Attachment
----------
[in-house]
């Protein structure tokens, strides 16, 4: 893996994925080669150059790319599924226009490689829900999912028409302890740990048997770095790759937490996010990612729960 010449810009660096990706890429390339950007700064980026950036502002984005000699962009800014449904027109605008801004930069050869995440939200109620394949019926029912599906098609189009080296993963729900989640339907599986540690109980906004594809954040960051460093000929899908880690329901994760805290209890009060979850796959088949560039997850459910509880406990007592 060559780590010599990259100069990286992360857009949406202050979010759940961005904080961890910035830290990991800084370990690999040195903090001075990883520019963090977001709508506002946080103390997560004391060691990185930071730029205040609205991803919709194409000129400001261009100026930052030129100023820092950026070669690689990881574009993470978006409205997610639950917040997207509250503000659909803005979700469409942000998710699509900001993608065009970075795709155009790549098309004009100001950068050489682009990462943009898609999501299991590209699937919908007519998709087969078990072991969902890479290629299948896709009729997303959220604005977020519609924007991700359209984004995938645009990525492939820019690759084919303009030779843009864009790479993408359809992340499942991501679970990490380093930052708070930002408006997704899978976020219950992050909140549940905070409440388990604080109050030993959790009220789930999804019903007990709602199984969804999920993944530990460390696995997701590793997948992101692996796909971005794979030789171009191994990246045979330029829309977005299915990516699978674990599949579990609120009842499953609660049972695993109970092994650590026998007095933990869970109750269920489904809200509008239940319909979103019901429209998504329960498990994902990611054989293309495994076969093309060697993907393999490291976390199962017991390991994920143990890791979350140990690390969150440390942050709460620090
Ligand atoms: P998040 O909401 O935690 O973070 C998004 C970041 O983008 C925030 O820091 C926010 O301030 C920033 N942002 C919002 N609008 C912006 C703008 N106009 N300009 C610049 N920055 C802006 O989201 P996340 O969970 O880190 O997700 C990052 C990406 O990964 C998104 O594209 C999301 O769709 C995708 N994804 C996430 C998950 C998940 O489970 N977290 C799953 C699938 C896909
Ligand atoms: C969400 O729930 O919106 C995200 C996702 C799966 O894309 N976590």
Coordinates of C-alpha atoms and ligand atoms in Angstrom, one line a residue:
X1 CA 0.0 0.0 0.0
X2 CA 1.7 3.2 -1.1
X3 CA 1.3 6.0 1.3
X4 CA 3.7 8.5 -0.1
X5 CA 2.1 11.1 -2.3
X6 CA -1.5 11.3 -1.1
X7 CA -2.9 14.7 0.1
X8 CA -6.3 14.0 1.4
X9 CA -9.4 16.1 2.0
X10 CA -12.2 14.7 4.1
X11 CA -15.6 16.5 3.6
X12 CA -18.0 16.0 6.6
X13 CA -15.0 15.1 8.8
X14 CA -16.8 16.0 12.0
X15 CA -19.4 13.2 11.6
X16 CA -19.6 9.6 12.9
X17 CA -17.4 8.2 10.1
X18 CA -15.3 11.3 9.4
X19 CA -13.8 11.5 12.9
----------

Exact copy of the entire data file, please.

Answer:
[in-house]
């Protein structure tokens, strides 16, 4: 893996994925080669150059790319599924226009490689829900999912028409302890740990048997770095790759937490996010990612729960 010449810009660096990706890429390339950007700064980026950036502002984005000699962009800014449904027109605008801004930069050869995440939200109620394949019926029912599906098609189009080296993963729900989640339907599986540690109980906004594809954040960051460093000929899908880690329901994760805290209890009060979850796959088949560039997850459910509880406990007592 060559780590010599990259100069990286992360857009949406202050979010759940961005904080961890910035830290990991800084370990690999040195903090001075990883520019963090977001709508506002946080103390997560004391060691990185930071730029205040609205991803919709194409000129400001261009100026930052030129100023820092950026070669690689990881574009993470978006409205997610639950917040997207509250503000659909803005979700469409942000998710699509900001993608065009970075795709155009790549098309004009100001950068050489682009990462943009898609999501299991590209699937919908007519998709087969078990072991969902890479290629299948896709009729997303959220604005977020519609924007991700359209984004995938645009990525492939820019690759084919303009030779843009864009790479993408359809992340499942991501679970990490380093930052708070930002408006997704899978976020219950992050909140549940905070409440388990604080109050030993959790009220789930999804019903007990709602199984969804999920993944530990460390696995997701590793997948992101692996796909971005794979030789171009191994990246045979330029829309977005299915990516699978674990599949579990609120009842499953609660049972695993109970092994650590026998007095933990869970109750269920489904809200509008239940319909979103019901429209998504329960498990994902990611054989293309495994076969093309060697993907393999490291976390199962017991390991994920143990890791979350140990690390969150440390942050709460620090
Ligand atoms: P998040 O909401 O935690 O973070 C998004 C970041 O983008 C925030 O820091 C926010 O301030 C920033 N942002 C919002 N609008 C912006 C703008 N106009 N300009 C610049 N920055 C802006 O989201 P996340 O969970 O880190 O997700 C990052 C990406 O990964 C998104 O594209 C999301 O769709 C995708 N994804 C996430 C998950 C998940 O489970 N977290 C799953 C699938 C896909
Ligand atoms: C969400 O729930 O919106 C995200 C996702 C799966 O894309 N976590």
Coordinates of C-alpha atoms and ligand atoms in Angstrom, one line a residue:
X1 CA 0.0 0.0 0.0
X2 CA 1.7 3.2 -1.1
X3 CA 1.3 6.0 1.3
X4 CA 3.7 8.5 -0.1
X5 CA 2.1 11.1 -2.3
X6 CA -1.5 11.3 -1.1
X7 CA -2.9 14.7 0.1
X8 CA -6.3 14.0 1.4
X9 CA -9.4 16.1 2.0
X10 CA -12.2 14.7 4.1
X11 CA -15.6 16.5 3.6
X12 CA -18.0 16.0 6.6
X13 CA -15.0 15.1 8.8
X14 CA -16.8 16.0 12.0
X15 CA -19.4 13.2 11.6
X16 CA -19.6 9.6 12.9
X17 CA -17.4 8.2 10.1
X18 CA -15.3 11.3 9.4
X19 CA -13.8 11.5 12.9